Carnitas (Mexican Slow Cooked Pork)

Carnitas (Mexican Slow Cooked Pork)
 
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by jenfuchigami

 
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Ingredients

Ingredients
Method
 
  • Serves 4-6
  • 2.5 lbs (1 kg) of pork shoulder, bone-in with thick fat cap*
  • 1 cup (240 ml) of orange juice, no pulp
  • 3 cups (720 ml) of water

  • 2 teaspoons of kosher salt
  • *Note: Be sure to get a piece of pork shoulder from the 'butt' section, or upper part of the shoulder with a thick piece of fat, this is essential to the recipe. Traditionally Carnitas are cooked in lard, but in this case the pork will cook in it's own rendered fat at the end giving it that deep fried texture and taste.
1. Rub pork with salt.
2. Add pork to a large casserole pot and add orange juice and water. Bring to a boil and then simmer, covered for 3 hours or until meat is falling off the bone.
3. Once pork is falling off the bone tender, remove it from the pan and use 2 forks to break the meat apart into large pieces (roughly 2 inch chunks). The meat should easily shred with little effort. Discard the bone, but keep the big piece of fat!
4. Put all the pieces of pork back into the pot of liquids along with the big piece of fat and turn the heat up to medium high and continue to cook until all the liquid has evaporated.
5. Once the liquid has evaporated, the fat cap will start to melt. Continue cooking for ~45 minutes until all the fat has rendered. Stir the pork occasionally with a large wooden spoon to keep it from sticking from the bottom of the pan.
* This is the magic part: the melting fat will essentially fry the pork in it's own fat resulting in crispy edges to the pork chunks while the inner parts of the chunks will be juicy and tender.
6. Serve on fresh corn tortillas with lime wedges to squeeze on top. You can also serve these tacos with some salsa and garnishes like cilantro, onions, radishes, guacamole.

Carnitas (Mexican Slow Cooked Pork)

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This recipe was uploaded by jenfuchigami

 
 
Taco trucks in Los Angeles are the king of fast, cheap food on the go. I can’t tell you how many late nights after the bars, I’ve stumbled to one of these taco trucks for a late night snack of street tacos. My local taxi company actually had my address saved in their system as the location of a taco vendor because that’s where they would usually pick me up!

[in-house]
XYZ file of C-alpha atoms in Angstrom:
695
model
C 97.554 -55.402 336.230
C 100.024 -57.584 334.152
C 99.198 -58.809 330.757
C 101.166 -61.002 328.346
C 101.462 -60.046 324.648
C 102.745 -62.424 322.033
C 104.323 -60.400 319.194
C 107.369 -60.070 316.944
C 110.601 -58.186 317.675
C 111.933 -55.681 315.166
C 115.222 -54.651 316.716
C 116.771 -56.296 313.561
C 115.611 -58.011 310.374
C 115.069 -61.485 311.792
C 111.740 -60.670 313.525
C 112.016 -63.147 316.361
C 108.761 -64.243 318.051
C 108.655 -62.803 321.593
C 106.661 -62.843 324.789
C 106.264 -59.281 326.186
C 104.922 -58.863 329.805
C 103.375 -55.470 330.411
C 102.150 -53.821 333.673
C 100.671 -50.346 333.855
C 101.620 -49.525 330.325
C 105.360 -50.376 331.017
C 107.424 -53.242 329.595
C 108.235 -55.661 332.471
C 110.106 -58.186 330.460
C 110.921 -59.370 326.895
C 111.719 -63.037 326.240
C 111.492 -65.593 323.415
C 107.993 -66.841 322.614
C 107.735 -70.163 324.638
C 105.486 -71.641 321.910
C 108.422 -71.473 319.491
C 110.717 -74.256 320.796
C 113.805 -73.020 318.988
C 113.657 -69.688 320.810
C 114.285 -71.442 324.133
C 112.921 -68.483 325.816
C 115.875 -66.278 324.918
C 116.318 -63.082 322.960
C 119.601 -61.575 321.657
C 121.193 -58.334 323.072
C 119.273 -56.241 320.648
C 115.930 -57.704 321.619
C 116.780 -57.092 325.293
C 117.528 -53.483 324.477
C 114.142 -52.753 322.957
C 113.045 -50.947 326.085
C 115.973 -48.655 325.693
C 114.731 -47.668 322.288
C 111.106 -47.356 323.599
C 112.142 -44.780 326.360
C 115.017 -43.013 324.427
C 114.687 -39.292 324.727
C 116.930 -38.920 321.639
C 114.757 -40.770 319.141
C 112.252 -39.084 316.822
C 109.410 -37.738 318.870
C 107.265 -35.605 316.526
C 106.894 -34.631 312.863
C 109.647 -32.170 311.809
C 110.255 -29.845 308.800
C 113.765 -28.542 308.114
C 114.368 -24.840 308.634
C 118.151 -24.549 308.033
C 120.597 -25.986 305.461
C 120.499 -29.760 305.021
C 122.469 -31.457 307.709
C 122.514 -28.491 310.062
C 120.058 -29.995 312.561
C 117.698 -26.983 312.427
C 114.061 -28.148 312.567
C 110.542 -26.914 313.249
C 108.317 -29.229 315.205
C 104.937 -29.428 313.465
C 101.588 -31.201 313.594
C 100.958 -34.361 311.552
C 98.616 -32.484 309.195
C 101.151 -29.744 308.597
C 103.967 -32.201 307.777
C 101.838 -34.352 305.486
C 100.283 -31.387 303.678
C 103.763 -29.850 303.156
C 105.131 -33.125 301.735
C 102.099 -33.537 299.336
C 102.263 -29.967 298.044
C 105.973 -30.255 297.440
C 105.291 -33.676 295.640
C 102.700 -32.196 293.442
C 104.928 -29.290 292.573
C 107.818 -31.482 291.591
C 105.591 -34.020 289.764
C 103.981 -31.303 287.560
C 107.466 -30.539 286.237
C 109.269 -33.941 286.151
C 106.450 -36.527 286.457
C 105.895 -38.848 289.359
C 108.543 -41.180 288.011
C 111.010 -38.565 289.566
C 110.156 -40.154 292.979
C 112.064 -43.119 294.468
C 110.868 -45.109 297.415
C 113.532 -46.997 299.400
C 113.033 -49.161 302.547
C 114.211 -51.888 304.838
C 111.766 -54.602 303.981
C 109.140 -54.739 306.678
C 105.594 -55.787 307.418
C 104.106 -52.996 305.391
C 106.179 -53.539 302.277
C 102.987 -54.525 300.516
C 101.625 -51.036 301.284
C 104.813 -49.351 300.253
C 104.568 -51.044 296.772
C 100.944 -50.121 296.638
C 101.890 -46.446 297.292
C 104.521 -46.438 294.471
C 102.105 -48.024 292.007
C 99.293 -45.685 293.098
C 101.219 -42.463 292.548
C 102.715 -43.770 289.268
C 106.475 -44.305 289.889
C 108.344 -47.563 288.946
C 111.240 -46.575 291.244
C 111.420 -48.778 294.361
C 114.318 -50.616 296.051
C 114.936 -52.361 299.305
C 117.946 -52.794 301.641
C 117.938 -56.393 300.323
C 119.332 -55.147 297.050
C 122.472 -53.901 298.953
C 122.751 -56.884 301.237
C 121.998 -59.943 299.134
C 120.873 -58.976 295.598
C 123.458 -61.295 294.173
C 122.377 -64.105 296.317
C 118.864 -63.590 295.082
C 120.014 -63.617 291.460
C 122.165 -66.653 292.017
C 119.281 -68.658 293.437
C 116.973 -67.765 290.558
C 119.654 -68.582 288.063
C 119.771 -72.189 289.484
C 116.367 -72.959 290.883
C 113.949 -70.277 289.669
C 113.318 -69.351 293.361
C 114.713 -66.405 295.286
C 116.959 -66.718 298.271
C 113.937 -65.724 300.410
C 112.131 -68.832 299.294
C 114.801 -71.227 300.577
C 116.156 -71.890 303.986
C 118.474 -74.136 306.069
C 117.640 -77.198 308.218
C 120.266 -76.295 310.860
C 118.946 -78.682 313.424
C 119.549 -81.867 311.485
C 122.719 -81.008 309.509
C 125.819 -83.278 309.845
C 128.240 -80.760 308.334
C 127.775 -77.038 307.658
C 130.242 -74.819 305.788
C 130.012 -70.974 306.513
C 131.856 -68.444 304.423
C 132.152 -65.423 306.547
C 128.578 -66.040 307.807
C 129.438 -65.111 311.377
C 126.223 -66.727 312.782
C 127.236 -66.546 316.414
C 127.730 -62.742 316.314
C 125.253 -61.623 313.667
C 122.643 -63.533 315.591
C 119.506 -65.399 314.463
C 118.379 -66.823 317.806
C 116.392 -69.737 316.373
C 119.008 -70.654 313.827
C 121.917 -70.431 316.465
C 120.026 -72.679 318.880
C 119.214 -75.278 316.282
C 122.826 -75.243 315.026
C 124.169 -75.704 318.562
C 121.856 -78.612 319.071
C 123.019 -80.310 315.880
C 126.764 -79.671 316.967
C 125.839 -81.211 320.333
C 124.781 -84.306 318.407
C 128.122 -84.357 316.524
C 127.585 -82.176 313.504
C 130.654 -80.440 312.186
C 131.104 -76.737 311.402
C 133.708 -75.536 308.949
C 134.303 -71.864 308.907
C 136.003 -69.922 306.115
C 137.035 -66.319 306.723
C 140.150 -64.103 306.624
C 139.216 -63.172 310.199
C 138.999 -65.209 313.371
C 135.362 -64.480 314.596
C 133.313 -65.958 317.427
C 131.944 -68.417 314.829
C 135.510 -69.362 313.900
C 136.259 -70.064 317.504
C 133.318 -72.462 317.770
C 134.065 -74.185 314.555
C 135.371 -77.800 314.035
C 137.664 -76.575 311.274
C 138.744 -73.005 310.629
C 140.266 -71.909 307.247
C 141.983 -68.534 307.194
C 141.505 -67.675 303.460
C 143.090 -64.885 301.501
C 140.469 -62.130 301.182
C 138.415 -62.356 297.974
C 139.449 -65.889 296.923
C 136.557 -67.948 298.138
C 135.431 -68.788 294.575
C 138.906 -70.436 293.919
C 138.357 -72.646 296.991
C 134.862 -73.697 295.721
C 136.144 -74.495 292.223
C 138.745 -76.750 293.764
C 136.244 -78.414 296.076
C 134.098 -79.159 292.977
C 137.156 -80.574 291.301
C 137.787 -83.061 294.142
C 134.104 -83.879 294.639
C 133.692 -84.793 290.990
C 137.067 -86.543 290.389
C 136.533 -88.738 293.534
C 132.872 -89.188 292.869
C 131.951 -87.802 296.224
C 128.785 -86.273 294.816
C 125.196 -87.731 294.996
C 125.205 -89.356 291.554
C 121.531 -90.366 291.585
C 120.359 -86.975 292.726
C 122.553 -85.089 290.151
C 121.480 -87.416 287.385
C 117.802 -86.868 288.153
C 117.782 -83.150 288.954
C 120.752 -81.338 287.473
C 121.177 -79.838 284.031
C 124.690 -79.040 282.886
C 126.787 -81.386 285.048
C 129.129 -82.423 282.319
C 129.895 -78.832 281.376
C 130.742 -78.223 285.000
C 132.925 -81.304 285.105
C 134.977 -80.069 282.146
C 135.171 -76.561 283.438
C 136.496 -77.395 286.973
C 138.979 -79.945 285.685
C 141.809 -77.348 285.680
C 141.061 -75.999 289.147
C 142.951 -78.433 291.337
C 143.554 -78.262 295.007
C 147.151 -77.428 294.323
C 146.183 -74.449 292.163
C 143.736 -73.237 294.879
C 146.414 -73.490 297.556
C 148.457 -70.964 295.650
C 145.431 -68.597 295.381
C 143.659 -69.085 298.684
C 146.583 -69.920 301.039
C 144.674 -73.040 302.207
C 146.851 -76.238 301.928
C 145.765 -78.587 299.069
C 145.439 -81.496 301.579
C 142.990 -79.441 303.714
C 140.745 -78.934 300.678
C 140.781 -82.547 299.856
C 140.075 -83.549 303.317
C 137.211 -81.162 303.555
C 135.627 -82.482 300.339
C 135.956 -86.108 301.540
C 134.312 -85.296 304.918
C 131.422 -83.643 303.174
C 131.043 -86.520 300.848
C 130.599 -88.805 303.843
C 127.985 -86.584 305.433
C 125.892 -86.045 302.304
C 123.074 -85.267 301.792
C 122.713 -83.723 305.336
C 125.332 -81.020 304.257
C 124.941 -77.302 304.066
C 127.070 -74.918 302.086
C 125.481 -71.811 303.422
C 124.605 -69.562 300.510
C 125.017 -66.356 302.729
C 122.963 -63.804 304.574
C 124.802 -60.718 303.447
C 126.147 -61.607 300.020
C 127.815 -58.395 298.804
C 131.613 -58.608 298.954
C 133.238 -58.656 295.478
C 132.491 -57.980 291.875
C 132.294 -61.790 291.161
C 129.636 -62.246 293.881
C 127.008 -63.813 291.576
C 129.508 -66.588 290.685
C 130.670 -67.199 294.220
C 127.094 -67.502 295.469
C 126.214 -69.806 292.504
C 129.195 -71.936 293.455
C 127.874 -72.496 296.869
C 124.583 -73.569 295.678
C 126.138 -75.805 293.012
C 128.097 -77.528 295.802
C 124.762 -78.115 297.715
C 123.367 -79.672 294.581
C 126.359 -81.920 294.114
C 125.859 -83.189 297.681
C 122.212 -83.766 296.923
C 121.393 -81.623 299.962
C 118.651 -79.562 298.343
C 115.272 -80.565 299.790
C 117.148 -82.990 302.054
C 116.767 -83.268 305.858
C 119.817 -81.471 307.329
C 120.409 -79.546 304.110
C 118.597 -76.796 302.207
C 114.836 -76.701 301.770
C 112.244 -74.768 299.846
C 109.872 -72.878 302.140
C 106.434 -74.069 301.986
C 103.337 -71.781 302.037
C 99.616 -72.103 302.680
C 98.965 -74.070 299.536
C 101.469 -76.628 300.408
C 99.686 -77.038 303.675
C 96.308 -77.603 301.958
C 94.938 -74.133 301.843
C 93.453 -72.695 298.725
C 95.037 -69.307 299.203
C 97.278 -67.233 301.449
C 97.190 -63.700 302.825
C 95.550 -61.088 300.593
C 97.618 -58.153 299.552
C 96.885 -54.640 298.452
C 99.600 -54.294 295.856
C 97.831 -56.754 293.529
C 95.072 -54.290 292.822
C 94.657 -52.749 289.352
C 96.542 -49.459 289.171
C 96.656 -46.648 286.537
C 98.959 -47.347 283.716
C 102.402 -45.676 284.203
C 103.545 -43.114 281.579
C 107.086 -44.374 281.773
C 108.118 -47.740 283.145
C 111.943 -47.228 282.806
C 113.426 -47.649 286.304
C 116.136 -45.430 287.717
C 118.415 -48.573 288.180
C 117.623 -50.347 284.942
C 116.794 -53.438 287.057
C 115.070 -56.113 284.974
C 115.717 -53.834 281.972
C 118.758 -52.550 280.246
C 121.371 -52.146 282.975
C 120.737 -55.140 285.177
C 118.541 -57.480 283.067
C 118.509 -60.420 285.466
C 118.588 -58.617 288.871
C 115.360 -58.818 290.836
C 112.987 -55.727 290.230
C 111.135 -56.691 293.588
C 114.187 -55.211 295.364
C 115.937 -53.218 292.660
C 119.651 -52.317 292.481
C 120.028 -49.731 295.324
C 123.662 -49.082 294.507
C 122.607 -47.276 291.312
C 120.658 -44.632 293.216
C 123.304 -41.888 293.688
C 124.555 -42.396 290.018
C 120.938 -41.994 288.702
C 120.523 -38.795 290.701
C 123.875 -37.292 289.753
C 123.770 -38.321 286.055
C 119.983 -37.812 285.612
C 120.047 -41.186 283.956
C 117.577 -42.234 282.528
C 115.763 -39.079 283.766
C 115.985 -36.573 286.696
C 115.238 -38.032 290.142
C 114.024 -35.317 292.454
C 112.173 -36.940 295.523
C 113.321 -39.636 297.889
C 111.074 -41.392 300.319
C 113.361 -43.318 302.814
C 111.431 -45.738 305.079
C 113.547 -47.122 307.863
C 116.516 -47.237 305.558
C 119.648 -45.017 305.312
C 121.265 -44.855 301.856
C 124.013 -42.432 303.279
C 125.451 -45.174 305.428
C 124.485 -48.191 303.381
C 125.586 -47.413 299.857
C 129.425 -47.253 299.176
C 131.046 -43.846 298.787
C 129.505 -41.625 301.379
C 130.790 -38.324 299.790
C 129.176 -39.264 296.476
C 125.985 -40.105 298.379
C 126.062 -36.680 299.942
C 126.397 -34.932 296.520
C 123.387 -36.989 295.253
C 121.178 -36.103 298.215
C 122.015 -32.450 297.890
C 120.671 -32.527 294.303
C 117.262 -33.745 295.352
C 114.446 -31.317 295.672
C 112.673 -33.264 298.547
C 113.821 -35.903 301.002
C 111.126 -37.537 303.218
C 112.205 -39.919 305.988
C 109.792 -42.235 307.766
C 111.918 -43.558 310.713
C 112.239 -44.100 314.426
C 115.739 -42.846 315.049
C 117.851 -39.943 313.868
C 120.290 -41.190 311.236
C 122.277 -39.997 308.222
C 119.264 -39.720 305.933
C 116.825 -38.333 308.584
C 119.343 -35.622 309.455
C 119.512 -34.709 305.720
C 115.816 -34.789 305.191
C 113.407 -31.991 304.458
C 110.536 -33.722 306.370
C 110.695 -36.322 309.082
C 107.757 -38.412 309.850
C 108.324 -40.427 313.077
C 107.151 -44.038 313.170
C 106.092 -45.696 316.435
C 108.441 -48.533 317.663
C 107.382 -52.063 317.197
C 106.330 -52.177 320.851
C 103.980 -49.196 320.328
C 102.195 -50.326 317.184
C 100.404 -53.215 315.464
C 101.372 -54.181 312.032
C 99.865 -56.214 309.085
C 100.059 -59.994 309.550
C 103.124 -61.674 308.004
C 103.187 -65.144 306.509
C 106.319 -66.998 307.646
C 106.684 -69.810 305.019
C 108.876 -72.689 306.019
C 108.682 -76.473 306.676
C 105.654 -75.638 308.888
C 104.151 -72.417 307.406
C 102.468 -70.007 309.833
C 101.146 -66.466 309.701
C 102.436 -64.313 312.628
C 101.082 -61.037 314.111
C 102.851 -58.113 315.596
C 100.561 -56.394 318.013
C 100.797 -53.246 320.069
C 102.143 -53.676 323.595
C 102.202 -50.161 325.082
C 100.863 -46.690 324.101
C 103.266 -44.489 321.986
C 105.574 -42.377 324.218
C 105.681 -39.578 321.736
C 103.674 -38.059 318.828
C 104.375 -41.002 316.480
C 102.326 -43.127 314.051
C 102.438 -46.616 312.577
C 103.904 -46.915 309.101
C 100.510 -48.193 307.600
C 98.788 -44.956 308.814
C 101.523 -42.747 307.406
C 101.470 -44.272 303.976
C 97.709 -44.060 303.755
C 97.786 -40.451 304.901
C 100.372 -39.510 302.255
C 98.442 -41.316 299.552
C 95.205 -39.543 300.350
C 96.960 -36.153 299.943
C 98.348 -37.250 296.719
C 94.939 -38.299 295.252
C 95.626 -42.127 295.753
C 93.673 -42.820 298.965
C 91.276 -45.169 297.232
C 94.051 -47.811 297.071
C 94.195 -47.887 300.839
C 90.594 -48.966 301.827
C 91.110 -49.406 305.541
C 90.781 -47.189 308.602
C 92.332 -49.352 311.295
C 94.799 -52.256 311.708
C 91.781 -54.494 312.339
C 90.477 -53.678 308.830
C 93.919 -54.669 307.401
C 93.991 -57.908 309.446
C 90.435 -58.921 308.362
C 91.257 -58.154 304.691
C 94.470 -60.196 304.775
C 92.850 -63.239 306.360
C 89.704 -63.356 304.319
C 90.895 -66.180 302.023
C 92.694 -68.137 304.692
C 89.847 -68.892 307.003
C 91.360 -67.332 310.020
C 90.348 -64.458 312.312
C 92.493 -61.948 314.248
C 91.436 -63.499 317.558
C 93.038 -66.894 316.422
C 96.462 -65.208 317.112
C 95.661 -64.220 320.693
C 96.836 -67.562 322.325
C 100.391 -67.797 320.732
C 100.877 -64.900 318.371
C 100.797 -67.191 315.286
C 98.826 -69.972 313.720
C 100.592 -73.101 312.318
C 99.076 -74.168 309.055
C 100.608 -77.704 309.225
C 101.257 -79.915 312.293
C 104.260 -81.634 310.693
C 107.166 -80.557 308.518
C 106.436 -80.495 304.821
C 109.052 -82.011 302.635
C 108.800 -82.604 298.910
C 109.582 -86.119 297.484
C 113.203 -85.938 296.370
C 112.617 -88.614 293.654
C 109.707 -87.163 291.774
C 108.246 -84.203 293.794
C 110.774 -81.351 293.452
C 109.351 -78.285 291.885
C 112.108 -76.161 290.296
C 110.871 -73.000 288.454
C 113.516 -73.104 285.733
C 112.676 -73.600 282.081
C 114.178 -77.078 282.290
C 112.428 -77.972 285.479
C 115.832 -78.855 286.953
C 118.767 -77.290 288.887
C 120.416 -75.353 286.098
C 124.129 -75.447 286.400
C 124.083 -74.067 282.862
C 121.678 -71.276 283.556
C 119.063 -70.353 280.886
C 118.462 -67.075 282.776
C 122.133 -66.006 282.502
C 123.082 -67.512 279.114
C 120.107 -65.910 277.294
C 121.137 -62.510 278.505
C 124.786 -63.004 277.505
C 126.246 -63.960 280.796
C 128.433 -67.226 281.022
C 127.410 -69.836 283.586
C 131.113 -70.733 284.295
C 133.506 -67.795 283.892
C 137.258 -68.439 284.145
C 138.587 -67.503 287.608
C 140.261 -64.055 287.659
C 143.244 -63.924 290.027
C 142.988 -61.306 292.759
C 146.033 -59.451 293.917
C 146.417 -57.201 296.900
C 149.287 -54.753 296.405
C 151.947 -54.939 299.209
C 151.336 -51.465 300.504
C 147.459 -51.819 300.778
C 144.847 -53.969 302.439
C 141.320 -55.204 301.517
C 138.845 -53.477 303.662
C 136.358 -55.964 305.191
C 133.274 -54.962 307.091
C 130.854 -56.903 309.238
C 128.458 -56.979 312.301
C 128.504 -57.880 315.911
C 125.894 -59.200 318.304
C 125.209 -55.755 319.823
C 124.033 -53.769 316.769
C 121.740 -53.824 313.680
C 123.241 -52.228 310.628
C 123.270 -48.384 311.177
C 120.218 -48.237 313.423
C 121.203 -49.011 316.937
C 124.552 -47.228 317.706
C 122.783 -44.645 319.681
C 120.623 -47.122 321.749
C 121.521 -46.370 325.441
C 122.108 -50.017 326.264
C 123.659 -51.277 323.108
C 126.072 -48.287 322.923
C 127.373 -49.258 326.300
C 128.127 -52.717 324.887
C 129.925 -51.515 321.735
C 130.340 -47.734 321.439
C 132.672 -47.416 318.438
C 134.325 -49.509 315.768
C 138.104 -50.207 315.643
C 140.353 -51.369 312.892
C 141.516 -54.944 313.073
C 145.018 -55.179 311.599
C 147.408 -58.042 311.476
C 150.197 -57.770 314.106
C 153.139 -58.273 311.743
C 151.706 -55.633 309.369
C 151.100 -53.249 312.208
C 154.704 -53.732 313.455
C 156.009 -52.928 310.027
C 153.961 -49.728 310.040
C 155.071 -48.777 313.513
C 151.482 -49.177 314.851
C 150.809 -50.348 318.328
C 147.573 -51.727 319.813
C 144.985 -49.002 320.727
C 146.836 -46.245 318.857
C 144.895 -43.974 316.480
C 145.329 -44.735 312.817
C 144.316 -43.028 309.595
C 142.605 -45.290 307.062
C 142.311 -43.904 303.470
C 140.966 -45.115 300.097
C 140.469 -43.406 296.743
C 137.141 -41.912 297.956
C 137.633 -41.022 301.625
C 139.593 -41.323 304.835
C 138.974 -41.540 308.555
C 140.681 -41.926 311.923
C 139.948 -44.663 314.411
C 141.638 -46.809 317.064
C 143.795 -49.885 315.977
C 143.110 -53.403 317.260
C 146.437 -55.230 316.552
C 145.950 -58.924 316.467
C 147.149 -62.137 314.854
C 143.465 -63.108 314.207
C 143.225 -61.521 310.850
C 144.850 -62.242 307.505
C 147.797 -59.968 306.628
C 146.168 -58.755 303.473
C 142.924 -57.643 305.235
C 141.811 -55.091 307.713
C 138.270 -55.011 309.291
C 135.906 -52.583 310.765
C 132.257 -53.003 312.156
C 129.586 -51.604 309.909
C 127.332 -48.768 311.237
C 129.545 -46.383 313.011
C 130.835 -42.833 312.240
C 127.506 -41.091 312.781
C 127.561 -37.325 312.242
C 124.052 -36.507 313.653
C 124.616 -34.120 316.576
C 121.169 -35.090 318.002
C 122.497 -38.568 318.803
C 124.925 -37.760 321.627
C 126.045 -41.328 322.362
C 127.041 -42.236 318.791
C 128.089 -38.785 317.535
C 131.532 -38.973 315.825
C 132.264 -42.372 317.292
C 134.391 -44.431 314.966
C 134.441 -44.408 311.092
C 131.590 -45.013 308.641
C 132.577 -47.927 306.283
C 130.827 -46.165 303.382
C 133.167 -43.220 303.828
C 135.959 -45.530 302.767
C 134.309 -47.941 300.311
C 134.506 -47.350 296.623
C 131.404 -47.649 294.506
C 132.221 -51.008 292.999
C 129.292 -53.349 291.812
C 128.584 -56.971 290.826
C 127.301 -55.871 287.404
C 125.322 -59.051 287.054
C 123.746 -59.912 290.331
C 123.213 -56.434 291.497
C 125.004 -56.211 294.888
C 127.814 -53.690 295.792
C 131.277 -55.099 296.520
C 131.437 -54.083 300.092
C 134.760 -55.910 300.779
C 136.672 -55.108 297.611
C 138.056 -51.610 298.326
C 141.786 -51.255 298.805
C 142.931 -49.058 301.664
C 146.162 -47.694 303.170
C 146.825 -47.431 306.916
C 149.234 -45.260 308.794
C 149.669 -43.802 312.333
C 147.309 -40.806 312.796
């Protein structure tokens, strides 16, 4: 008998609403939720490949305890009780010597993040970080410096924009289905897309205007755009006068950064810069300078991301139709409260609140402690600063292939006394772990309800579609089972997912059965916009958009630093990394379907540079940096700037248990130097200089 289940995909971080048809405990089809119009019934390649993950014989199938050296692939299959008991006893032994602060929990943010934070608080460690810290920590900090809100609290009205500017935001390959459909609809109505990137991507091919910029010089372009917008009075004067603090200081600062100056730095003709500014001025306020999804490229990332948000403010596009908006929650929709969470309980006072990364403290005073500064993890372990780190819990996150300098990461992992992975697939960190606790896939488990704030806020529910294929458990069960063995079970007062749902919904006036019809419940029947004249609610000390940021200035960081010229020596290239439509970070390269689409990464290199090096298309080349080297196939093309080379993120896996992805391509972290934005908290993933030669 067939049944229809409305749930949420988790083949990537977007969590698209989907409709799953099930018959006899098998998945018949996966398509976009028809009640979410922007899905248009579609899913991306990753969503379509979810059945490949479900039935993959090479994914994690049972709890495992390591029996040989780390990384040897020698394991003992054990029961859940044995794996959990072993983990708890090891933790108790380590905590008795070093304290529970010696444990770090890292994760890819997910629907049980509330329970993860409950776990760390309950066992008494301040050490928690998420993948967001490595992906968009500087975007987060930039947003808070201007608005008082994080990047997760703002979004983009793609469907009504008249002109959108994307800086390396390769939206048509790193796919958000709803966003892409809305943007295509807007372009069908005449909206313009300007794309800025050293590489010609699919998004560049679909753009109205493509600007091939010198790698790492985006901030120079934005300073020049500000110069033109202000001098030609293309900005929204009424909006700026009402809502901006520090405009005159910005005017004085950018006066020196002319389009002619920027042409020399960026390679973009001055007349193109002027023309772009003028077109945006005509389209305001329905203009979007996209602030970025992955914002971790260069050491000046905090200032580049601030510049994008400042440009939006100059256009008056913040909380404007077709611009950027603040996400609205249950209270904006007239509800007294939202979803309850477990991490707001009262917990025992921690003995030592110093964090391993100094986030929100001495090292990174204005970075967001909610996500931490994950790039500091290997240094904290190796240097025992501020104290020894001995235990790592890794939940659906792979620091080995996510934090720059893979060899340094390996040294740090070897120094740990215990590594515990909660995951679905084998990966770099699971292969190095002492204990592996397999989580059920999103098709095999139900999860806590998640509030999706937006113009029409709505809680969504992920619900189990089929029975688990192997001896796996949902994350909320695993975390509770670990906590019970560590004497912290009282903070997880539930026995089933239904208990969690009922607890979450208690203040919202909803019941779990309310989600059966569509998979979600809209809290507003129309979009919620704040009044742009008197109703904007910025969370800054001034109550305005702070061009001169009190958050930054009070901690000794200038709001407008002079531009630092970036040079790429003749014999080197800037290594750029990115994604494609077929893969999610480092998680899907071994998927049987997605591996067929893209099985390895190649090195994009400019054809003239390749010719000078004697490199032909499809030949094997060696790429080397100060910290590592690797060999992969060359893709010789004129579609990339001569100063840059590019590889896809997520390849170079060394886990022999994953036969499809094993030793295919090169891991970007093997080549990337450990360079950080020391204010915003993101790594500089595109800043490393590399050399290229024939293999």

BTW, for those that don’t know: Mexican street tacos are small palm-sized fresh corn tortillas (not flour!!), filled with meat and served simply with a wedge of lime, salsa and possibly a few small garnishes like cilantro, onions, cheese, radish.



Of all the taco choices, I’d say you have not lived until you’ve had Carnitas tacos. Although, eat too many of them and you may not live long as it’s not the healthiest choice. Carnitas is like a Mexican version of pulled pork that is cooked ‘slow and low’ until falling apart tender and then usually deep fried to give it some crispy bits.



For many ex-pats in London, the lack of authentic Mexican food is a very emotional subject. Rather than despair, I decided to figure out how to make Carnitas for taco night. Turns out, it just takes a few ingredients and a little time to cook up some of these tasty little pieces of meat.



This is the recipe I’ve settled on after a few trials. Traditionally, it’s cooked in a big vat of lard but since I don’t have a need or want to keep that much lard around I’ve opted for a technique where you simmer the pork in water and juice and then render the fat cap attached to the cut of pork to get the crispy/fatty effect.

Method


1. Rub pork with salt.
2. Add pork to a large casserole pot and add orange juice and water. Bring to a boil and then simmer, covered for 3 hours or until meat is falling off the bone.
3. Once pork is falling off the bone tender, remove it from the pan and use 2 forks to break the meat apart into large pieces (roughly 2 inch chunks). The meat should easily shred with little effort. Discard the bone, but keep the big piece of fat!
4. Put all the pieces of pork back into the pot of liquids along with the big piece of fat and turn the heat up to medium high and continue to cook until all the liquid has evaporated.
5. Once the liquid has evaporated, the fat cap will start to melt. Continue cooking for ~45 minutes until all the fat has rendered. Stir the pork occasionally with a large wooden spoon to keep it from sticking from the bottom of the pan.
* This is the magic part: the melting fat will essentially fry the pork in it's own fat resulting in crispy edges to the pork chunks while the inner parts of the chunks will be juicy and tender.
6. Serve on fresh corn tortillas with lime wedges to squeeze on top. You can also serve these tacos with some salsa and garnishes like cilantro, onions, radishes, guacamole.
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